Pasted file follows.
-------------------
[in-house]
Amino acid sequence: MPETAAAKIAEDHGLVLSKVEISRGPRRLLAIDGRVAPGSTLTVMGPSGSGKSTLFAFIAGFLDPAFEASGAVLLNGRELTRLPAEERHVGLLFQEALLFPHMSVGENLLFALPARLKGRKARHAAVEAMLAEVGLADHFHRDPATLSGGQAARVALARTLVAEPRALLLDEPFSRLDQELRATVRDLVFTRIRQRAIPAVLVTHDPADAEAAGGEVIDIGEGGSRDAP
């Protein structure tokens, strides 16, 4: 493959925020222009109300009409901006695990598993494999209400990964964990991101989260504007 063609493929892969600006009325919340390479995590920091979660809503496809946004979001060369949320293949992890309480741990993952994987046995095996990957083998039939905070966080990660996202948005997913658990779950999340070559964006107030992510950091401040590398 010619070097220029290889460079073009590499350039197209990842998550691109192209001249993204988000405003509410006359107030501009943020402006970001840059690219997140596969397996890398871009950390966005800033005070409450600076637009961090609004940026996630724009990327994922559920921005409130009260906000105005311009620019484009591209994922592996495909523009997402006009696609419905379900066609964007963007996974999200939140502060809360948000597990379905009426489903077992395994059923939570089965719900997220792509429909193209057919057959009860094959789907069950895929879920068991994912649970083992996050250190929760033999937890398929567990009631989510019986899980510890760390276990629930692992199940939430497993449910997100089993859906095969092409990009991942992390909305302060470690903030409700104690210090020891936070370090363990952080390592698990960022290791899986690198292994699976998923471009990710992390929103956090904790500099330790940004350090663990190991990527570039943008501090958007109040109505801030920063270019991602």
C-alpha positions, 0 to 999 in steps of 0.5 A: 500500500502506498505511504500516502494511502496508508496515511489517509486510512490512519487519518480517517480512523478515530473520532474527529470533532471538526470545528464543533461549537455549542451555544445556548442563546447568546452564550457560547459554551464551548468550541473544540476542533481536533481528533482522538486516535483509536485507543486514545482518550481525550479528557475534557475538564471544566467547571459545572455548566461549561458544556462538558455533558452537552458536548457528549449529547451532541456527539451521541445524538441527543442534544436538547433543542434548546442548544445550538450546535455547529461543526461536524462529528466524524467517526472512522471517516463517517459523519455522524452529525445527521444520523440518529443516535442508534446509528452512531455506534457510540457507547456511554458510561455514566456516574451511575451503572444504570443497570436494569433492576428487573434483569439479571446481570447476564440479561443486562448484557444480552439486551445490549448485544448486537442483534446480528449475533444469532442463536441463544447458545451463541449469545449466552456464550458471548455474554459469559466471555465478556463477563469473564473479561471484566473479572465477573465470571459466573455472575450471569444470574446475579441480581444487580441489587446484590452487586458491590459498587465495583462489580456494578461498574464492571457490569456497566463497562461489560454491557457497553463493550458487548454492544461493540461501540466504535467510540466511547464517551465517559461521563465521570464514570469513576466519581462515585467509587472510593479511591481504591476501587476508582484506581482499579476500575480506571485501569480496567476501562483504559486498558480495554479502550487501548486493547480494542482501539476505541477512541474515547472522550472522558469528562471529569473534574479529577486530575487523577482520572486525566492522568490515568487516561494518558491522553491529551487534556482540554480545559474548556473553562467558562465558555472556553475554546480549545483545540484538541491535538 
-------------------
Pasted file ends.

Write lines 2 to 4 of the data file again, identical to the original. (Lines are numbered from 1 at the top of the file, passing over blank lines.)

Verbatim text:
Amino acid sequence: MPETAAAKIAEDHGLVLSKVEISRGPRRLLAIDGRVAPGSTLTVMGPSGSGKSTLFAFIAGFLDPAFEASGAVLLNGRELTRLPAEERHVGLLFQEALLFPHMSVGENLLFALPARLKGRKARHAAVEAMLAEVGLADHFHRDPATLSGGQAARVALARTLVAEPRALLLDEPFSRLDQELRATVRDLVFTRIRQRAIPAVLVTHDPADAEAAGGEVIDIGEGGSRDAP
């Protein structure tokens, strides 16, 4: 493959925020222009109300009409901006695990598993494999209400990964964990991101989260504007 063609493929892969600006009325919340390479995590920091979660809503496809946004979001060369949320293949992890309480741990993952994987046995095996990957083998039939905070966080990660996202948005997913658990779950999340070559964006107030992510950091401040590398 010619070097220029290889460079073009590499350039197209990842998550691109192209001249993204988000405003509410006359107030501009943020402006970001840059690219997140596969397996890398871009950390966005800033005070409450600076637009961090609004940026996630724009990327994922559920921005409130009260906000105005311009620019484009591209994922592996495909523009997402006009696609419905379900066609964007963007996974999200939140502060809360948000597990379905009426489903077992395994059923939570089965719900997220792509429909193209057919057959009860094959789907069950895929879920068991994912649970083992996050250190929760033999937890398929567990009631989510019986899980510890760390276990629930692992199940939430497993449910997100089993859906095969092409990009991942992390909305302060470690903030409700104690210090020891936070370090363990952080390592698990960022290791899986690198292994699976998923471009990710992390929103956090904790500099330790940004350090663990190991990527570039943008501090958007109040109505801030920063270019991602």
C-alpha positions, 0 to 999 in steps of 0.5 A: 500500500502506498505511504500516502494511502496508508496515511489517509486510512490512519487519518480517517480512523478515530473520532474527529470533532471538526470545528464543533461549537455549542451555544445556548442563546447568546452564550457560547459554551464551548468550541473544540476542533481536533481528533482522538486516535483509536485507543486514545482518550481525550479528557475534557475538564471544566467547571459545572455548566461549561458544556462538558455533558452537552458536548457528549449529547451532541456527539451521541445524538441527543442534544436538547433543542434548546442548544445550538450546535455547529461543526461536524462529528466524524467517526472512522471517516463517517459523519455522524452529525445527521444520523440518529443516535442508534446509528452512531455506534457510540457507547456511554458510561455514566456516574451511575451503572444504570443497570436494569433492576428487573434483569439479571446481570447476564440479561443486562448484557444480552439486551445490549448485544448486537442483534446480528449475533444469532442463536441463544447458545451463541449469545449466552456464550458471548455474554459469559466471555465478556463477563469473564473479561471484566473479572465477573465470571459466573455472575450471569444470574446475579441480581444487580441489587446484590452487586458491590459498587465495583462489580456494578461498574464492571457490569456497566463497562461489560454491557457497553463493550458487548454492544461493540461501540466504535467510540466511547464517551465517559461521563465521570464514570469513576466519581462515585467509587472510593479511591481504591476501587476508582484506581482499579476500575480506571485501569480496567476501562483504559486498558480495554479502550487501548486493547480494542482501539476505541477512541474515547472522550472522558469528562471529569473534574479529577486530575487523577482520572486525566492522568490515568487516561494518558491522553491529551487534556482540554480545559474548556473553562467558562465558555472556553475554546480549545483545540484538541491535538 